ANDERSON: NEW NATIVE VEGETATION CODES REFINED AND RELEASED
Member for Tamworth Kevin Anderson today welcomed the release of three self-assessable native vegetation codes, which place trust in landholders to manage their land sustainably and protect the environment.
Mr Anderson said the NSW Government is continuing to reform native vegetation management and these codes are an important interim step in that process.
“These codes will make life easier for farmers in the Tamworth electorate while maintaining environmental protections, cutting red tape and allowing landholders to get on with managing their farms without the need to wait for government assessment and approval.
“The NSW Government is committed to delivering a sensible set of changes that strike the right balance between conservation and efficient agricultural management.
“These codes will deliver improved outcomes for landholders in the short-term while the Government continues to move towards substantial long-term reform through its review of the biodiversity legislation,” Mr Anderson said.
The three new self-assessable codes, which have been tested on the ground with rural landholders, are:
- Invasive native scrub – this code relates to native plants that have regenerated thickly or invaded vegetation communities where they did not previously occur. The code allows for management of these species by clearing of dense infestations, including by using heavy earth moving equipment. The goal is to create a ‘mosaic’ of native vegetation and allow the regeneration of a range of native plants, including native pastures.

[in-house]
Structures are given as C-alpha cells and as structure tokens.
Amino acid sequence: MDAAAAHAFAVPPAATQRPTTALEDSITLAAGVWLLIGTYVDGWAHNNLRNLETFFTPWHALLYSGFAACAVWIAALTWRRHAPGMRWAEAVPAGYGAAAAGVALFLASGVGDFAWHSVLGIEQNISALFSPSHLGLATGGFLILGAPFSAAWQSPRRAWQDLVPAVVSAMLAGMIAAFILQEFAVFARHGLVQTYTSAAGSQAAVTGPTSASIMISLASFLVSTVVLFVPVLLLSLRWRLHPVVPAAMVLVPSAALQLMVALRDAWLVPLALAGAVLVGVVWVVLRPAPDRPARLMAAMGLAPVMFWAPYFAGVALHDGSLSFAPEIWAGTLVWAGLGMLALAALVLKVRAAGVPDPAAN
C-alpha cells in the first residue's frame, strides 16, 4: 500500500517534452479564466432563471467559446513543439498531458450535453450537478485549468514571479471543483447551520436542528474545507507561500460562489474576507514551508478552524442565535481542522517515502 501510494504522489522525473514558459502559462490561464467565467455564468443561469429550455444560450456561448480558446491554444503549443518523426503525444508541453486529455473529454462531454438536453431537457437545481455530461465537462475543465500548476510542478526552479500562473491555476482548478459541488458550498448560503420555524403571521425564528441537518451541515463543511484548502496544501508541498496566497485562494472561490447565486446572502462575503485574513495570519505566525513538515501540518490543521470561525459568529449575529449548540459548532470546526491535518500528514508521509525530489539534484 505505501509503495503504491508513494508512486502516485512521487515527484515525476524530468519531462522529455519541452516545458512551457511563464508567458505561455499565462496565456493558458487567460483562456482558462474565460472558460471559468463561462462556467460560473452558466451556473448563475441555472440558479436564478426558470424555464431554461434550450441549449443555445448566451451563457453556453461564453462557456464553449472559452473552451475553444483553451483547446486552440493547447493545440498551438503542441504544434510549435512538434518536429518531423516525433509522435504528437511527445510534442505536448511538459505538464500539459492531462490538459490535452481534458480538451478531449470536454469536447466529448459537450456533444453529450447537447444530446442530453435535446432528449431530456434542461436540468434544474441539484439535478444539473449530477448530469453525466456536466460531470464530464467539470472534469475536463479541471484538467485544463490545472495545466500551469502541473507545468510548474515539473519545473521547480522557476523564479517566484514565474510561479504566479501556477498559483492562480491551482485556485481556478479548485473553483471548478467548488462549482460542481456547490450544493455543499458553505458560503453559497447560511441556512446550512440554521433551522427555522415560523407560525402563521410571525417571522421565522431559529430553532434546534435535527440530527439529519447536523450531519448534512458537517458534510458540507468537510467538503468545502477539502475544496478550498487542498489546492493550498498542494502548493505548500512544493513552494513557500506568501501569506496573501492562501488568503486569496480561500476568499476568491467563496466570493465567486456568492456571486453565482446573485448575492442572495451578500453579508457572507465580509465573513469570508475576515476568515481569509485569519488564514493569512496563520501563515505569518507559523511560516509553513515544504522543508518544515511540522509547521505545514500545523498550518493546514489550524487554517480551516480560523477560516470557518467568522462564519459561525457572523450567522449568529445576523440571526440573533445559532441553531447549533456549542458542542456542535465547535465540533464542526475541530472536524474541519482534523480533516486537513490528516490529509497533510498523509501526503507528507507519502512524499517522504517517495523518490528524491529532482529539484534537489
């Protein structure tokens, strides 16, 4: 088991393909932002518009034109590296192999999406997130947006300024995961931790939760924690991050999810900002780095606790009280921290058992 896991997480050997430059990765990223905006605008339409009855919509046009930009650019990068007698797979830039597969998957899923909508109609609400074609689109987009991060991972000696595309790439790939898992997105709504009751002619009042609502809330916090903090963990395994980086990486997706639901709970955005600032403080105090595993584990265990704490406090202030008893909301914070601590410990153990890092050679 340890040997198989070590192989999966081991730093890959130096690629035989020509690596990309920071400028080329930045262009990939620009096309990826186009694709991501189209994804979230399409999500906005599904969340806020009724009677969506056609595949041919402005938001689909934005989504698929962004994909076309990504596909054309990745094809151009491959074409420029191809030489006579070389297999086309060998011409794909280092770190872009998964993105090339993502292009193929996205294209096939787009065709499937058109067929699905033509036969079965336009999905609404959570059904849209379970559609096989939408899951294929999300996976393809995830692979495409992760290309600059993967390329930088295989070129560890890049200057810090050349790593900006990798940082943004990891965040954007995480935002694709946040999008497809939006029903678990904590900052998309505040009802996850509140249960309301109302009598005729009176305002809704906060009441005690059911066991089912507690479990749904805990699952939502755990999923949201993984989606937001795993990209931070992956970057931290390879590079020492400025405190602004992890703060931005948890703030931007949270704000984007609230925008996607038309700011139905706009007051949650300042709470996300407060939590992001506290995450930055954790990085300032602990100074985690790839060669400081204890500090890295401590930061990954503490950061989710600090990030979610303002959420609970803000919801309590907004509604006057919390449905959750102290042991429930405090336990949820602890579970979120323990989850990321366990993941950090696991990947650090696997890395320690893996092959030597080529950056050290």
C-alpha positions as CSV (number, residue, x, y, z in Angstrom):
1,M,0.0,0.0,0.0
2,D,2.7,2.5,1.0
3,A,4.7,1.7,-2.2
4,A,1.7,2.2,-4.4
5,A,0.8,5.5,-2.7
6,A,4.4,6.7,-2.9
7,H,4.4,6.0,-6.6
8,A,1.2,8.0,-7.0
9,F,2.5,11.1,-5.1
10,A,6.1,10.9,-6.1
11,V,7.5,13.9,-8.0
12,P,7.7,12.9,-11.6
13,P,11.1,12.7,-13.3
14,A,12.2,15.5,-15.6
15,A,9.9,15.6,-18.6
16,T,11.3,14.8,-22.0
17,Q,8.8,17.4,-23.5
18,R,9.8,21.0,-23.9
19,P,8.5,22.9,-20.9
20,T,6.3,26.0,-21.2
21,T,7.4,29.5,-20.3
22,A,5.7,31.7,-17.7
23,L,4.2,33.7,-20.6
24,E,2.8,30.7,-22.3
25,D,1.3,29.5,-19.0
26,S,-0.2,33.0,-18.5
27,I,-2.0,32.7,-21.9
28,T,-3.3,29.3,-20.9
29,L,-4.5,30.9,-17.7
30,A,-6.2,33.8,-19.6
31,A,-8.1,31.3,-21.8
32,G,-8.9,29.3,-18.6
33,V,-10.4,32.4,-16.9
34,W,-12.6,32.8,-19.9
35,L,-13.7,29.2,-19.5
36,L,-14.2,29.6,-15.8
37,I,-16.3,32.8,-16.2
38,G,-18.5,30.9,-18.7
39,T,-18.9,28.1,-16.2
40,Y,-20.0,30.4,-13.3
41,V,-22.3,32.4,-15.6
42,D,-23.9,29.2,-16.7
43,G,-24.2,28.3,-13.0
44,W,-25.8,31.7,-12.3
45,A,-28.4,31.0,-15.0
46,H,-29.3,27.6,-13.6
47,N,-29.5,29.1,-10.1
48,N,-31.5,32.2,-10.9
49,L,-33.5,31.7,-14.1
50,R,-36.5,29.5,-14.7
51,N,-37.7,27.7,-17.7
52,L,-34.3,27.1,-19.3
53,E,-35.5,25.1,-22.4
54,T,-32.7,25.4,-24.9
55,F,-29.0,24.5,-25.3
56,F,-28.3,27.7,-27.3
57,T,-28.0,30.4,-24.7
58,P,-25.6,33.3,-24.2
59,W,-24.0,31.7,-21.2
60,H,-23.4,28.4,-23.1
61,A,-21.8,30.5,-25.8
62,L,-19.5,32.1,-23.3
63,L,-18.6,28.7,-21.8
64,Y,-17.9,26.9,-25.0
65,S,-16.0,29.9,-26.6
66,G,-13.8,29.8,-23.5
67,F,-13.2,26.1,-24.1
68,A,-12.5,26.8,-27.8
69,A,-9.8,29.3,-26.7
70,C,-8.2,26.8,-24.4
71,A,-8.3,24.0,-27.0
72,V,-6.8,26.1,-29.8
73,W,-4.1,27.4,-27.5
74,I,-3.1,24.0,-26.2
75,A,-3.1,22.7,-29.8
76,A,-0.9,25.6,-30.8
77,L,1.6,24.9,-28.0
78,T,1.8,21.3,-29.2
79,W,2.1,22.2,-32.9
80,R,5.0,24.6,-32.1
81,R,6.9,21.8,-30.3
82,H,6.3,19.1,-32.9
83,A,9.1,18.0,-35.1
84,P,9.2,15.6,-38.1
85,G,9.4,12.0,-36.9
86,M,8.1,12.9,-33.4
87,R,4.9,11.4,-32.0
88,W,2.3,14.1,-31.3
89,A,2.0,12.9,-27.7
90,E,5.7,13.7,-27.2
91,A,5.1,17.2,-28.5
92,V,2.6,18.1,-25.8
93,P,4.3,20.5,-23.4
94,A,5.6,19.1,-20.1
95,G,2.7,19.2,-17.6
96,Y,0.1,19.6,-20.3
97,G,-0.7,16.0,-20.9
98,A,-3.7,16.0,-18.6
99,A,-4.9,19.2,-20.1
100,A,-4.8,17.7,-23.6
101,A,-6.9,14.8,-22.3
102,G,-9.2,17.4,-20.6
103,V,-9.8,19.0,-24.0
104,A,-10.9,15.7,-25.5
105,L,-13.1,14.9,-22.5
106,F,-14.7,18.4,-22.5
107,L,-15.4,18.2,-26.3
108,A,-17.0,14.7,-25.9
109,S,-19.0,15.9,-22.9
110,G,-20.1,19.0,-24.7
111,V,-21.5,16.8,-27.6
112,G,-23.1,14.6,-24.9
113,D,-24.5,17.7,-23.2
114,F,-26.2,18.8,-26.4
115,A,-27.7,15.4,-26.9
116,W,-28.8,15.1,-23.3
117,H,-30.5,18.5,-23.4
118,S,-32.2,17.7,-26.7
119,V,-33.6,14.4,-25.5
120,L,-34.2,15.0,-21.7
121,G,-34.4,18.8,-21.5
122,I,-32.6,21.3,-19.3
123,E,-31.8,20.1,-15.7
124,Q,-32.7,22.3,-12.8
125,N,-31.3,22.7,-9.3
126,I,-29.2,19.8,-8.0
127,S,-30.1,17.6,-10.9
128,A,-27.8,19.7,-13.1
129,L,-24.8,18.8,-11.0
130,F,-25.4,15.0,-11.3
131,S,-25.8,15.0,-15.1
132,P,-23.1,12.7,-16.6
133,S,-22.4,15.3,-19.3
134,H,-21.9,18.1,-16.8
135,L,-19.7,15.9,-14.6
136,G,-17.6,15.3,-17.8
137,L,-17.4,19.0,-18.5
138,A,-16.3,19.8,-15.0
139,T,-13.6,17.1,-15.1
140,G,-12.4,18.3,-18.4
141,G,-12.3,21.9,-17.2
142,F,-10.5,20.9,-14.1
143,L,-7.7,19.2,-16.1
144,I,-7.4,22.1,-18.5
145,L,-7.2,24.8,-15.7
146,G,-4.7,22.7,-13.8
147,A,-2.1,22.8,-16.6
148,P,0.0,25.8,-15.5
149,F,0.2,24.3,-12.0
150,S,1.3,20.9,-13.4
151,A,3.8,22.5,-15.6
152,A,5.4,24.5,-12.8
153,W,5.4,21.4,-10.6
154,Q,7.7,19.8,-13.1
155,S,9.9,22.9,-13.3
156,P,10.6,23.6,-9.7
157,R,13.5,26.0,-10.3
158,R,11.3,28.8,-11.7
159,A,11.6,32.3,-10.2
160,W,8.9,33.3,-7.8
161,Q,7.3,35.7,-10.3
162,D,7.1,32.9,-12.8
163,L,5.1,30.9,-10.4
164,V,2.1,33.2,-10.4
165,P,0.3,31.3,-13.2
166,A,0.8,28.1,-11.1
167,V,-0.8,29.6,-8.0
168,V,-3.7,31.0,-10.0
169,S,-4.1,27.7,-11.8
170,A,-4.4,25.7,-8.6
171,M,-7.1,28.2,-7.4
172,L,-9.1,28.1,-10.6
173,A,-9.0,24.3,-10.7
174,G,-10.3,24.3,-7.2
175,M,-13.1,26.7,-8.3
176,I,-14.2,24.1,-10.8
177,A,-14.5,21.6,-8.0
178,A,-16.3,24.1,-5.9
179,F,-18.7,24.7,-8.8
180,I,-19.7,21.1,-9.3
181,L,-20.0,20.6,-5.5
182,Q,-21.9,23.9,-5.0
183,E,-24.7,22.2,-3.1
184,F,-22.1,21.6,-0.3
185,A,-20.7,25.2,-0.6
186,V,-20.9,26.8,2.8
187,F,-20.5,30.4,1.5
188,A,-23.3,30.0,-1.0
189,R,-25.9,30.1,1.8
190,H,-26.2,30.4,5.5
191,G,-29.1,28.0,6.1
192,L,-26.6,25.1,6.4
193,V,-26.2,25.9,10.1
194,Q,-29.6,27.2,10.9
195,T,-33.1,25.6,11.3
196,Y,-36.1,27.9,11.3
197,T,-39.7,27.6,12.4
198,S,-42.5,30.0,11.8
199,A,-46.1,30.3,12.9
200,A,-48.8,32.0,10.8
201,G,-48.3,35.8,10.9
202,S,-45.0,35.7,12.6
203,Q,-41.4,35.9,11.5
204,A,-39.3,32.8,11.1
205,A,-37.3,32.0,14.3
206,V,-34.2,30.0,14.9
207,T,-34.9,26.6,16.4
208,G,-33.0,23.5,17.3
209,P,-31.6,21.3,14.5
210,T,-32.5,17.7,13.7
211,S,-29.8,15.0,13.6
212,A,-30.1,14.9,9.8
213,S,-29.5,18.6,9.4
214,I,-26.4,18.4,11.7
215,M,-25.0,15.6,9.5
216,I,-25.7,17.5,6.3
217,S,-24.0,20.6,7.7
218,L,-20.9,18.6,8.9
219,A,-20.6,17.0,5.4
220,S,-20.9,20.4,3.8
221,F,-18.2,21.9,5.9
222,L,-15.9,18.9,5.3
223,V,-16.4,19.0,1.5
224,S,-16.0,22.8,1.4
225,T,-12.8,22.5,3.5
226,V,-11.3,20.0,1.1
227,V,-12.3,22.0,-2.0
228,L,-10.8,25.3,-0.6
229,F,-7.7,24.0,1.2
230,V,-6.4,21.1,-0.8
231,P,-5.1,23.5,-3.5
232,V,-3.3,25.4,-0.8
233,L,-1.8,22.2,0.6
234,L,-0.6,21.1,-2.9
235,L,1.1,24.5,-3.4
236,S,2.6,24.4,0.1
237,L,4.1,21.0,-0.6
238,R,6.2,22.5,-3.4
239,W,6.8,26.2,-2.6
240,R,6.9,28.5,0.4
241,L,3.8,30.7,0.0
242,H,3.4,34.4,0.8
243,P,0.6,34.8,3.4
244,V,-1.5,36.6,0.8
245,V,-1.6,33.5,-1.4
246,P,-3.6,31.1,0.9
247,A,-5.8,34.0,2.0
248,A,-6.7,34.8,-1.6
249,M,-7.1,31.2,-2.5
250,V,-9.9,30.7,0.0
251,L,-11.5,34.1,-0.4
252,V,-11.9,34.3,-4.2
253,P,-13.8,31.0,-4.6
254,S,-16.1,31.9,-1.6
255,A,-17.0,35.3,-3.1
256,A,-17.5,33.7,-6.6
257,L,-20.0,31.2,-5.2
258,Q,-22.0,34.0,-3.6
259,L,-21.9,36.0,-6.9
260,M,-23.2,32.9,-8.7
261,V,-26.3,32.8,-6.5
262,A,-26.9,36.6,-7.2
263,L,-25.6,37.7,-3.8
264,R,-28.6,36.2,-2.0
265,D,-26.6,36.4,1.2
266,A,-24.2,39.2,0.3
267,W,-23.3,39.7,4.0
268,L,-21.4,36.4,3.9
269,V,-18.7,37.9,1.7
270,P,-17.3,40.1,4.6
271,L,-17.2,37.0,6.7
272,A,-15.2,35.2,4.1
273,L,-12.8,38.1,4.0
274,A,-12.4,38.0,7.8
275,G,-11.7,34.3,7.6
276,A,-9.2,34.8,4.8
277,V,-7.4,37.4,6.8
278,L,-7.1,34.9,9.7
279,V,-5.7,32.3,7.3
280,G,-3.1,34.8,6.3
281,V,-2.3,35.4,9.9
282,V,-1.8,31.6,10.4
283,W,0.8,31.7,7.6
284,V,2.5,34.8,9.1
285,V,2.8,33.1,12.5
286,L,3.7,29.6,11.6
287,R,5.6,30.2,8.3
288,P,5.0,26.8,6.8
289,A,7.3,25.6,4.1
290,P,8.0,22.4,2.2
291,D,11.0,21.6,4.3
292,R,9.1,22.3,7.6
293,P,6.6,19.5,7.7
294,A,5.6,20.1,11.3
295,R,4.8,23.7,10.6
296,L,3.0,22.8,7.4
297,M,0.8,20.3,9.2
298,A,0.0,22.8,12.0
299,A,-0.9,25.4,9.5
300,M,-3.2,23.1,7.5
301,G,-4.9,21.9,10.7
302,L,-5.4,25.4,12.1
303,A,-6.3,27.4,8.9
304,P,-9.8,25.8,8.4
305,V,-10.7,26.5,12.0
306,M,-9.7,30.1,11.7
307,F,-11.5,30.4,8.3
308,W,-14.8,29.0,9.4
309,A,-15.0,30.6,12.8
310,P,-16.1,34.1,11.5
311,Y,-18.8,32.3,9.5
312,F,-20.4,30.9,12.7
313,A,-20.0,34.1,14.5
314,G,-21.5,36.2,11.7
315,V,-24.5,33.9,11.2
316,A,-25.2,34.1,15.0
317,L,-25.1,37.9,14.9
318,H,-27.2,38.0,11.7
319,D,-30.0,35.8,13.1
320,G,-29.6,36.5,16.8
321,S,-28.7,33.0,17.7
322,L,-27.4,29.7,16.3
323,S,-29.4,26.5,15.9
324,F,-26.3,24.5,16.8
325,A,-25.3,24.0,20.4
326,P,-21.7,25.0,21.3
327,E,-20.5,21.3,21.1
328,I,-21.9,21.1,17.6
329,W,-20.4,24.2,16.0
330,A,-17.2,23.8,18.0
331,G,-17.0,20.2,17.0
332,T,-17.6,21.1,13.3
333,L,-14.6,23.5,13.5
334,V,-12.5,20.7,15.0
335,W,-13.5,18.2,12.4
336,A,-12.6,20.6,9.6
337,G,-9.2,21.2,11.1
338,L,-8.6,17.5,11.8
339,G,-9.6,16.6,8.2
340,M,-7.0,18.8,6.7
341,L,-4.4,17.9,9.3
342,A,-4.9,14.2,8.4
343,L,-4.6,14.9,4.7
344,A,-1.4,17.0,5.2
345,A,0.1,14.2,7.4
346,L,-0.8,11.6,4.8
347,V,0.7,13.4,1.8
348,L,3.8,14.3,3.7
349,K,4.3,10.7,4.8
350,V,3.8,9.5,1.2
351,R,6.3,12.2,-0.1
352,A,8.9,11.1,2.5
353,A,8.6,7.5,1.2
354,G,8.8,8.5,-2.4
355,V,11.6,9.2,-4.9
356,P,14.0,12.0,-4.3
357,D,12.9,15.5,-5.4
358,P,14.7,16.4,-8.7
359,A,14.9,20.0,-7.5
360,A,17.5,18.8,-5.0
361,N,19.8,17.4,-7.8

- Isolated paddock trees in cropped areas – this code allows a paddock tree (or a group of three paddock trees) in a cropped area that is smaller than 80 centimetres in diameter and further than 50 metres away from another tree to be removed without any approval being required.
- Thinning of native vegetation – this code allows for the removal of trees and shrubs of thick native vegetation. A number of trees and shrubs are protected as part of the process. Thinning may also encourage native pasture and allow for stock to be grazed.
“Online tools are available to help landholders determine if, and how, they can use the codes on their properties. If landholders are in any doubt about the codes’ operation and native vegetation management then Local Land Services staff will be there to help,” Mr Anderson said.
The codes, report on submissions and submissions are available on the OEH website at http://www.environment.nsw.gov.au/vegetation/.